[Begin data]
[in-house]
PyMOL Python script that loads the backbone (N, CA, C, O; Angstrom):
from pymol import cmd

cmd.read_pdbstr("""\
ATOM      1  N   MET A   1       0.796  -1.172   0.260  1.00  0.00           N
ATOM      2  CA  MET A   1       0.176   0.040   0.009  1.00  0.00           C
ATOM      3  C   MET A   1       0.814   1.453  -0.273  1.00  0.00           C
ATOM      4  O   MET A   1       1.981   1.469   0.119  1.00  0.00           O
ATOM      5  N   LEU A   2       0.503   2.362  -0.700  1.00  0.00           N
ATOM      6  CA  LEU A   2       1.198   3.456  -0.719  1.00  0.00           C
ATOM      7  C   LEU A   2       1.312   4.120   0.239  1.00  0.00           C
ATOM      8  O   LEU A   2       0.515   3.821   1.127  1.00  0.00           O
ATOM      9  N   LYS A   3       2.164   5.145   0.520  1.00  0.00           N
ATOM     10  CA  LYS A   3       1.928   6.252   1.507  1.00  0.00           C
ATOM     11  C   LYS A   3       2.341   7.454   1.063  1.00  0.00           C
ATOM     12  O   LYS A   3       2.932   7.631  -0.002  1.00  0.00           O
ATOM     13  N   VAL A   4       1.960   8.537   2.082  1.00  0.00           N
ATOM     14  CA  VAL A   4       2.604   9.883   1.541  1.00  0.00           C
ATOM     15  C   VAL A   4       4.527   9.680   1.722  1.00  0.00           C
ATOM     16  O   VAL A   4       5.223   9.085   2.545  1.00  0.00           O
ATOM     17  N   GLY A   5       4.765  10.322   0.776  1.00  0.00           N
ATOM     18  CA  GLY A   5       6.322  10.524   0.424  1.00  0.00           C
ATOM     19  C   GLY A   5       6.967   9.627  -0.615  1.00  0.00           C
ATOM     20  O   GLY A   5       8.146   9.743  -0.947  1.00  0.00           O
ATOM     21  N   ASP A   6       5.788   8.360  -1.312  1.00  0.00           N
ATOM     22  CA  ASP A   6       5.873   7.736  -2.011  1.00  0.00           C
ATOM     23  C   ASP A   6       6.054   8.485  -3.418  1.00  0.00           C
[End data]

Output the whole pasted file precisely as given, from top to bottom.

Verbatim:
[in-house]
PyMOL Python script that loads the backbone (N, CA, C, O; Angstrom):
from pymol import cmd

cmd.read_pdbstr("""\
ATOM      1  N   MET A   1       0.796  -1.172   0.260  1.00  0.00           N
ATOM      2  CA  MET A   1       0.176   0.040   0.009  1.00  0.00           C
ATOM      3  C   MET A   1       0.814   1.453  -0.273  1.00  0.00           C
ATOM      4  O   MET A   1       1.981   1.469   0.119  1.00  0.00           O
ATOM      5  N   LEU A   2       0.503   2.362  -0.700  1.00  0.00           N
ATOM      6  CA  LEU A   2       1.198   3.456  -0.719  1.00  0.00           C
ATOM      7  C   LEU A   2       1.312   4.120   0.239  1.00  0.00           C
ATOM      8  O   LEU A   2       0.515   3.821   1.127  1.00  0.00           O
ATOM      9  N   LYS A   3       2.164   5.145   0.520  1.00  0.00           N
ATOM     10  CA  LYS A   3       1.928   6.252   1.507  1.00  0.00           C
ATOM     11  C   LYS A   3       2.341   7.454   1.063  1.00  0.00           C
ATOM     12  O   LYS A   3       2.932   7.631  -0.002  1.00  0.00           O
ATOM     13  N   VAL A   4       1.960   8.537   2.082  1.00  0.00           N
ATOM     14  CA  VAL A   4       2.604   9.883   1.541  1.00  0.00           C
ATOM     15  C   VAL A   4       4.527   9.680   1.722  1.00  0.00           C
ATOM     16  O   VAL A   4       5.223   9.085   2.545  1.00  0.00           O
ATOM     17  N   GLY A   5       4.765  10.322   0.776  1.00  0.00           N
ATOM     18  CA  GLY A   5       6.322  10.524   0.424  1.00  0.00           C
ATOM     19  C   GLY A   5       6.967   9.627  -0.615  1.00  0.00           C
ATOM     20  O   GLY A   5       8.146   9.743  -0.947  1.00  0.00           O
ATOM     21  N   ASP A   6       5.788   8.360  -1.312  1.00  0.00           N
ATOM     22  CA  ASP A   6       5.873   7.736  -2.011  1.00  0.00           C
ATOM     23  C   ASP A   6       6.054   8.485  -3.418  1.00  0.00           C